Last month, Volkswagen’s appointed investigators wound up their investigation into precisely who knew what in the diesel emissions-cheating scandal. Five years of work, 480 million documents examined, countless interviews, several arrests and jail terms, and some owners’ class actions settled; it’s been a marathon. Early reports indicate that Volkswagen will be pursuing actions for damages against former chief executive Martin Winterkorn and his equivalent at Audi, Rupert Stadler – the latter recently described by one of my German colleagues as “a man of disgrace”. Well, they all are. They duped everyone, although the investigations are spreading wider, with allegations that other German car makers were using equally underhand, if harder to find, “defeat devices”. So where does this leave us? No one trusts car makers any more and the UK and EU have virtually mandated electric cars. VW’s spin is that was then and this is now. Its riposte is £54 billion investment in an all-new electric range based around its modular electric platform (MEB), using the same lithium-ion battery pack in a trio of sizes. This will be shared across all the Group’s marques, while Ford has bought into it as well. Spot the difference This car, the Skoda Enyaq, is the first non-VW use of the platform, but since it shares the same batteries-in-the-floor structure and rear-mounted, rear-drive configuration (although 4x4 and speedy RS versions are on their way), with MacPherson-strut front, multi-link rear suspension and similar steering components, just how different can it be?
Mercurial describes very few in this world, but it’s an apt depiction of Richard Parry-Jones, Ford’s former head of global product development, who has died aged 69 in an accident at his farm in Wales. RP-J, the Welsh wizard and Ford’s saviour would be other names, for this was a man who in his pomp would cross the Atlantic for a 20-minute drive in a prototype car, give his verdict to his engineers and catch the next plane back. Not the easiest to get on with, his direct, first-principles approach epitomised the engineer he was at heart, although he was also an accomplished player in the byzantine poker game of car-making politics. Bill Ford, chairman of the company that bears his name, was unusually fulsome in his tribute saying he was “a rare talent who left an indelible mark on Ford and the industry. As an engineer, he was a virtuoso with an uncanny feel for creating cars that were dynamic and incredibly fun to drive. I can tell you that going on a test drive with him was not for the faint of heart”. I’ll say. If Richard was speaking, you pinned your ears back; if he was driving, your back was pinned to the seat. Forthright in his opinions, he wasn’t frightened of giving you the benefit of them, whether that was on the labyrinthine ways of the Welsh Rugby Union, or the slightly less complex business of engineering stand-out road cars. His achievements and plaudits were many, including a CBE (Commander of the Order of the British Empire) awarded for services to the motor industry in 2005. He was an elected fellow of The Royal Academy of Engineers and the Institution of Mechanical Engineers and in 1995 he was awarded an honorary doctorate by Loughborough University. Autocar magazine’s Man of the Year in 1994, Parry-Jones left Ford in 2007 after 38 years with the company for pastures new.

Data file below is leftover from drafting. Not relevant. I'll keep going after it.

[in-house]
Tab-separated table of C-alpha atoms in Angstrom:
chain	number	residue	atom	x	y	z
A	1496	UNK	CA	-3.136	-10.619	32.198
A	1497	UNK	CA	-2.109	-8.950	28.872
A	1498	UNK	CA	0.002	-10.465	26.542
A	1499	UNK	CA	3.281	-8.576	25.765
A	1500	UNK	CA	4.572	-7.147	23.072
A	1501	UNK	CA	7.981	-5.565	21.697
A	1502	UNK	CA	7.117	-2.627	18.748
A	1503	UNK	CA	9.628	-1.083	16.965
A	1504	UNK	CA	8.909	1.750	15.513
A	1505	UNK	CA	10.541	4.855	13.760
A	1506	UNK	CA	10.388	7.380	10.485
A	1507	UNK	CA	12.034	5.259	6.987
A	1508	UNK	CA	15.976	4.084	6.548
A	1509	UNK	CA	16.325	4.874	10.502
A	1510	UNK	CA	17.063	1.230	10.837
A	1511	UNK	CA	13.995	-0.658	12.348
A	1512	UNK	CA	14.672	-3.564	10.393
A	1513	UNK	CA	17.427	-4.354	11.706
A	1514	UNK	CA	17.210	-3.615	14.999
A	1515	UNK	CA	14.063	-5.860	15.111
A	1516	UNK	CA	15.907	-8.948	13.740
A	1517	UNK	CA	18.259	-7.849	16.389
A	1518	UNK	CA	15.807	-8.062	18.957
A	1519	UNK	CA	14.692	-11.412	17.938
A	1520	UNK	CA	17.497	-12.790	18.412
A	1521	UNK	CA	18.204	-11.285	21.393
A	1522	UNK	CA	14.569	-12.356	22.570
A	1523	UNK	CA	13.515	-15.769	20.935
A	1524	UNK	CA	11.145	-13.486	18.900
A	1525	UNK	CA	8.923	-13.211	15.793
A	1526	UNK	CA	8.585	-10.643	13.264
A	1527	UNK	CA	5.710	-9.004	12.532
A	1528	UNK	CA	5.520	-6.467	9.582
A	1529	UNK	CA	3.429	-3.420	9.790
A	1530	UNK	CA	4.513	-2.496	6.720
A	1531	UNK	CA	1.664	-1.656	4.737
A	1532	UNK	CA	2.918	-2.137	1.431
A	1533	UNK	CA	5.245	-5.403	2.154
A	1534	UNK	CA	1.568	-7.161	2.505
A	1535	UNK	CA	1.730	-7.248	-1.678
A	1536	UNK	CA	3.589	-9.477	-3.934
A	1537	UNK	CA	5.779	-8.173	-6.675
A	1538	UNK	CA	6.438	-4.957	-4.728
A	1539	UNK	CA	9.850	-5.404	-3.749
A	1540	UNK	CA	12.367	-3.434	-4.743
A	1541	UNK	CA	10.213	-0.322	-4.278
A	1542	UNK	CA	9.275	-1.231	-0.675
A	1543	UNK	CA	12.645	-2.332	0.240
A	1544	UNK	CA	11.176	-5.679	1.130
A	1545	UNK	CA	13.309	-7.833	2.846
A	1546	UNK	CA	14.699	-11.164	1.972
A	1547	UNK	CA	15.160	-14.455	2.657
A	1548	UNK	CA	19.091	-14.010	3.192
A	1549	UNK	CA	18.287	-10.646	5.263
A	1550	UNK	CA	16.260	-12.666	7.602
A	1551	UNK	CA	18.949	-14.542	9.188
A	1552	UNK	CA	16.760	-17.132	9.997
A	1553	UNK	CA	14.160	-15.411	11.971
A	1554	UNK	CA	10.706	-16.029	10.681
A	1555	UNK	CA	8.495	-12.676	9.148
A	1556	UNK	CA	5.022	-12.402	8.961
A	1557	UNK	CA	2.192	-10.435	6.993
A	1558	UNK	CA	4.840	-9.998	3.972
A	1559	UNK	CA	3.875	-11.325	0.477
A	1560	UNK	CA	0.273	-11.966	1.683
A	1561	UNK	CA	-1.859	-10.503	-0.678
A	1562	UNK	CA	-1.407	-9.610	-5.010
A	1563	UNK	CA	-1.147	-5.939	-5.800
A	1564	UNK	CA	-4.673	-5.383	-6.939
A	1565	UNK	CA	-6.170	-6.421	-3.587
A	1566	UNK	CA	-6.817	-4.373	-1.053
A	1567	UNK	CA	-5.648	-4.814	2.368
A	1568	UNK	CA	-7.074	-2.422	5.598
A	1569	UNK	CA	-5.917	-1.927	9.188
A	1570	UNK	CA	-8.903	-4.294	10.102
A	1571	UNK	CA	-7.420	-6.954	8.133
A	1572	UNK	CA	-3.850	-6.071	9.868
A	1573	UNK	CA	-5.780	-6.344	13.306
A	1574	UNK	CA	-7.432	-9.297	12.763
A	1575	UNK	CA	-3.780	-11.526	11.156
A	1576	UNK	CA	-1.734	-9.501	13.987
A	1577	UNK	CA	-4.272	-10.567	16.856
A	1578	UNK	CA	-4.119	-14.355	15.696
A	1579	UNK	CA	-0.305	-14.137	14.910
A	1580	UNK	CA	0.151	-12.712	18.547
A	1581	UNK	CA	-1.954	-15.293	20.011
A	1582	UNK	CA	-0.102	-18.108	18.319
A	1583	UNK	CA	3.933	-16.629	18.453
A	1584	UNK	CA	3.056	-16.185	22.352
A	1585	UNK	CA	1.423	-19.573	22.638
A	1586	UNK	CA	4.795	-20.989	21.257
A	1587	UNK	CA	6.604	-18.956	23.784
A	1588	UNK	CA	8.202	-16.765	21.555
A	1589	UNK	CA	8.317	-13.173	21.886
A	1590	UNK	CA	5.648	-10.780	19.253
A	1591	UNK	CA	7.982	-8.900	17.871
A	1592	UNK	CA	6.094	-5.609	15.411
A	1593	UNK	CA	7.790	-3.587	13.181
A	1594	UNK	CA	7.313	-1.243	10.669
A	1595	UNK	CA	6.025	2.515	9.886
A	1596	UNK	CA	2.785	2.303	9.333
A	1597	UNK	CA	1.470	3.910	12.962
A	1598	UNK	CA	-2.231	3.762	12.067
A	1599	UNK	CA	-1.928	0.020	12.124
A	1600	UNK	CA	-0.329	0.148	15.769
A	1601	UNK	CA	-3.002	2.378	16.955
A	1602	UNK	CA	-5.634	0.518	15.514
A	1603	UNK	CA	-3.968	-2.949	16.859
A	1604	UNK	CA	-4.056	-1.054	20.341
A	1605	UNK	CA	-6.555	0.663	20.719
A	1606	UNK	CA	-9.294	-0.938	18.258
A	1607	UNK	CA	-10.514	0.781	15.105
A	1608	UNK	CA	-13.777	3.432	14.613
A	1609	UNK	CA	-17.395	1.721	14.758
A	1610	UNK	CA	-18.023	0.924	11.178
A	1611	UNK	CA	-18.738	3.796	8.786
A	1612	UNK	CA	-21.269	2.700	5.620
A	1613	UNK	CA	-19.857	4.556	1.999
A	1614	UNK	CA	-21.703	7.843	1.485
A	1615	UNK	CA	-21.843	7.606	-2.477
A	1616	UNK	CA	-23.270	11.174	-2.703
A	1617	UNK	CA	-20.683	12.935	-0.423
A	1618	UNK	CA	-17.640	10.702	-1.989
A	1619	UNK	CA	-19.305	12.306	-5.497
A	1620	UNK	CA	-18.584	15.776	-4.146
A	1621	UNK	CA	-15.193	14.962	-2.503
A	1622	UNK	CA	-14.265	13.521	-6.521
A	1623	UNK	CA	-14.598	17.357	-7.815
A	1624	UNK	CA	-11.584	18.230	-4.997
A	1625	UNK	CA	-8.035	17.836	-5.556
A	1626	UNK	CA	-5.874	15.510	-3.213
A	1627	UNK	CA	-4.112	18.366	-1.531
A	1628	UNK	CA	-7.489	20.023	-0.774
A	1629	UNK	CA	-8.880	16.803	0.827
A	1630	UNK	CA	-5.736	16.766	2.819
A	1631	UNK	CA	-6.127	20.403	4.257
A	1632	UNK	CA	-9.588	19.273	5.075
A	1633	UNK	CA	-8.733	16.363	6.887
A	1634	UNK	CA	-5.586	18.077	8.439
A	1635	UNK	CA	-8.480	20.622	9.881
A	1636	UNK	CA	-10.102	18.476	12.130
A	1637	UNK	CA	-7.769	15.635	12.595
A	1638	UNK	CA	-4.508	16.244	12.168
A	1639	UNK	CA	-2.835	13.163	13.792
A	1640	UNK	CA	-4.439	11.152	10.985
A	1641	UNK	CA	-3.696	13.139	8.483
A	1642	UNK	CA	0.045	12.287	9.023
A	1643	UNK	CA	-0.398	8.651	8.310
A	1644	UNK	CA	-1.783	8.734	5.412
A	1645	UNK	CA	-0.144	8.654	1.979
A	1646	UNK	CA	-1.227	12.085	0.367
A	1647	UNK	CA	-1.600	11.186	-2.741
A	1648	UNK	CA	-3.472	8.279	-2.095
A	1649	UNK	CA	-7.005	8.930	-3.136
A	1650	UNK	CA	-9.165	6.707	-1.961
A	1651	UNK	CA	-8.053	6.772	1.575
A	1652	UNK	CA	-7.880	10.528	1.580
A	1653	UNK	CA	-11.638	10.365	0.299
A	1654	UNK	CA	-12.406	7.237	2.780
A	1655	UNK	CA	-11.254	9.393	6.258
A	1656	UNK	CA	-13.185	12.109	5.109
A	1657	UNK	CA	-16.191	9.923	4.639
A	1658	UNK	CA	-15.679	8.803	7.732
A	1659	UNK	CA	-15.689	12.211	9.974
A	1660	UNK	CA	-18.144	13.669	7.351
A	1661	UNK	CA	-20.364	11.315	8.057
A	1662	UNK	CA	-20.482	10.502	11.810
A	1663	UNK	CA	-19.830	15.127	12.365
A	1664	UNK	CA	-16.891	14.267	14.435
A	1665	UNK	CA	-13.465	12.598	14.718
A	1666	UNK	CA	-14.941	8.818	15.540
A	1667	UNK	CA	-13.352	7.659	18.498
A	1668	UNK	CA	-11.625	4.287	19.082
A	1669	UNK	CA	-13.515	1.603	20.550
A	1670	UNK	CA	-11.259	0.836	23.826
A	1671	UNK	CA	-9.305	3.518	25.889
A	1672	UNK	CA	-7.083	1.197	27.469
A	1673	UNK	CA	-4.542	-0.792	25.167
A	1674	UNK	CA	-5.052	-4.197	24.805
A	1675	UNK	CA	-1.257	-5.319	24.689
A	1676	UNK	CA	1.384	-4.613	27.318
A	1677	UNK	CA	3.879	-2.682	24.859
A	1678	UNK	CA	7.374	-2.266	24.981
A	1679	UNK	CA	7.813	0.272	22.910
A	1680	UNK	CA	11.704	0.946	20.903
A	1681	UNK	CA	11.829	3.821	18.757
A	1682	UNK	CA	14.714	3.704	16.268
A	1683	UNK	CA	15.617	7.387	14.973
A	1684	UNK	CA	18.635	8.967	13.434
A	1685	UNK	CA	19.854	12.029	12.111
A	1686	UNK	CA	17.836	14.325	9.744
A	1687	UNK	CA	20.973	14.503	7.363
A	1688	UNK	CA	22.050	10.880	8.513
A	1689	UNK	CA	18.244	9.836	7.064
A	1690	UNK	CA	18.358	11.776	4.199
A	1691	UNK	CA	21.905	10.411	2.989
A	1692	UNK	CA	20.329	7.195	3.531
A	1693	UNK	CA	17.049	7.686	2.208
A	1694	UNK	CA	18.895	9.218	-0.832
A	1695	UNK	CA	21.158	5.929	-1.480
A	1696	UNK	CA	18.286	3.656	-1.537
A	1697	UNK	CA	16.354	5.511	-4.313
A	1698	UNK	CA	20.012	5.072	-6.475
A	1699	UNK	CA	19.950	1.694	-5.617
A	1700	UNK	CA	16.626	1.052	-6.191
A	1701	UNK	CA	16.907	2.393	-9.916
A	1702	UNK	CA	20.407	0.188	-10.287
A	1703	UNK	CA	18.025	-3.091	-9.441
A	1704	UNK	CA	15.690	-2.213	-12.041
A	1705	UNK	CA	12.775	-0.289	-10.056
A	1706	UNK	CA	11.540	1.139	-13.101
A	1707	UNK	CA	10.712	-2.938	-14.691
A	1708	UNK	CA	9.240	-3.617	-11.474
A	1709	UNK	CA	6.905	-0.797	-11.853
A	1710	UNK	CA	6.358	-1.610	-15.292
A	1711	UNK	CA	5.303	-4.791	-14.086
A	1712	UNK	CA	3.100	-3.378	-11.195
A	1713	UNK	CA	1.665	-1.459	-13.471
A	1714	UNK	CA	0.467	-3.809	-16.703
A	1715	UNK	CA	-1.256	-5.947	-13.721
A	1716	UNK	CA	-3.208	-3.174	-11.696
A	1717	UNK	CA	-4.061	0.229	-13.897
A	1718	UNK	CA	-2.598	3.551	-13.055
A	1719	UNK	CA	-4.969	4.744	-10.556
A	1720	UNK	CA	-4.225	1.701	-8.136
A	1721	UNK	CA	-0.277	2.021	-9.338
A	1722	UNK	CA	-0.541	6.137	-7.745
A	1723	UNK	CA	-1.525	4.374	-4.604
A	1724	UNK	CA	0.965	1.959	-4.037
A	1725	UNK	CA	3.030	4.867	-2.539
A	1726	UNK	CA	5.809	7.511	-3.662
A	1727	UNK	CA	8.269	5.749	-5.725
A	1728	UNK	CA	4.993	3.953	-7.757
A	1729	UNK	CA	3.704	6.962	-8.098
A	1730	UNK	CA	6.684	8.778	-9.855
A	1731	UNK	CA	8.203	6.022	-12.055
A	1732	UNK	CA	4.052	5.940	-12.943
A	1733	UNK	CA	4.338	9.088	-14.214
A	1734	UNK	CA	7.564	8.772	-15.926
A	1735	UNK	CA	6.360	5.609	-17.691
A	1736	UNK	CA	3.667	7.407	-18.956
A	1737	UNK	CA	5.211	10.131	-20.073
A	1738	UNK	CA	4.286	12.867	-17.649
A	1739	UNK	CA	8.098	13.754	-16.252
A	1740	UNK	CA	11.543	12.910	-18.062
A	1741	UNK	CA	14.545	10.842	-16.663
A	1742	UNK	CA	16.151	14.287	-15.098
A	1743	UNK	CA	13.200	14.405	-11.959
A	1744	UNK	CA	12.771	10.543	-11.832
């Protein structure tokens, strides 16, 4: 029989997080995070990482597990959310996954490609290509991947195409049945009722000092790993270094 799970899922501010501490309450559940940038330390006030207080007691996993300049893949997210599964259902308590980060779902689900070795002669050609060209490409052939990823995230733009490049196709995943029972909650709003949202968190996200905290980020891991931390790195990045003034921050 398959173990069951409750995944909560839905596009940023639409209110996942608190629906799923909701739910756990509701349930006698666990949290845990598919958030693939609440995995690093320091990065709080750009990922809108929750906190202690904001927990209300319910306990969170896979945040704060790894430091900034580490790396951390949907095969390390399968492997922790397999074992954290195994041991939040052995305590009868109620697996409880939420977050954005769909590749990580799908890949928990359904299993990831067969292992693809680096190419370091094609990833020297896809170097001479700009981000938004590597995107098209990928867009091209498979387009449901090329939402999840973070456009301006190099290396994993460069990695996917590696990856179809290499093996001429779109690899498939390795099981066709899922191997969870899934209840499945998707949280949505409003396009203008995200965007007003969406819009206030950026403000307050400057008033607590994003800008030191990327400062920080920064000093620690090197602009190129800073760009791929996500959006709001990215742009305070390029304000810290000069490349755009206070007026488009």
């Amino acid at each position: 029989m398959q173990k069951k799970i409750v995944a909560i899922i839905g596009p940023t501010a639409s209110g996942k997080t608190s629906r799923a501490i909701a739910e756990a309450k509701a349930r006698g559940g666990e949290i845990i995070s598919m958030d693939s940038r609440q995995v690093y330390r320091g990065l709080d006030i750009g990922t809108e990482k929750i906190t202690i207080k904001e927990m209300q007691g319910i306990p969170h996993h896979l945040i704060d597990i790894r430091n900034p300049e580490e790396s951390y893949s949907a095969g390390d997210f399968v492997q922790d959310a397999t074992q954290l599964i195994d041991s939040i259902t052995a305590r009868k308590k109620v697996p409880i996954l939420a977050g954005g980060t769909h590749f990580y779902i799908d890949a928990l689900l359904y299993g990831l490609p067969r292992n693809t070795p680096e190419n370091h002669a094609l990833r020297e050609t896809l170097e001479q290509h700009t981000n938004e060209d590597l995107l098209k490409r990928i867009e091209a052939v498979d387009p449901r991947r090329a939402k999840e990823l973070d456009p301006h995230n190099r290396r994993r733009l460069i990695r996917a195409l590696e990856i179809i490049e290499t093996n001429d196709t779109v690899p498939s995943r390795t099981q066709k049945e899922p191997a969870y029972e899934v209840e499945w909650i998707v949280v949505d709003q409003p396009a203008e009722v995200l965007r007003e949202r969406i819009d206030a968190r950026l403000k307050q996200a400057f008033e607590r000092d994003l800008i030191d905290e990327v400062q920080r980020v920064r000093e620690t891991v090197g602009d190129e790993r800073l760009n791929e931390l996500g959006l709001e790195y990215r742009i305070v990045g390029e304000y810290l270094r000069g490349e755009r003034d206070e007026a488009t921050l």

Toyota Motor Corp said on Monday it will introduce 15 battery electric vehicle (BEV) models globally by 2025, expanding the automaker's electric vehicle lineup to achieve carbon neutrality before 2050. The company will increase its number of electric models to around 70 from currently offered 55, it said in a statement. The new BEV model Toyota bZ series, which was unveiled at the 2021 Shanghai Auto Show on Monday, is aimed for China, the United States and Europe, the carmaker said.
Two men have been killed after a Tesla crashed into a tree and burst into flames, and officials have said no one was in the driver's seat. The 2019 Tesla Model S was travelling at high speed at the time of the incident on Saturday night in Texas. After the fire was extinguished, one of the victims was found in the front passenger seat, while the other was in the back.
A policy shift by China's government is ratcheting up pressure on automakers to hasten development of green vehicles or pay rivals such as Tesla Inc and Chinese startups for green credits. Regulators are putting more teeth on a system of tradable green car credits to wean the industry off a decade-long policy of subsidies which has helped create some of the biggest companies in the industry. The system gives automakers credits for selling electric or fuel-efficient vehicles that can offset penalties on their more carbon-intensive models.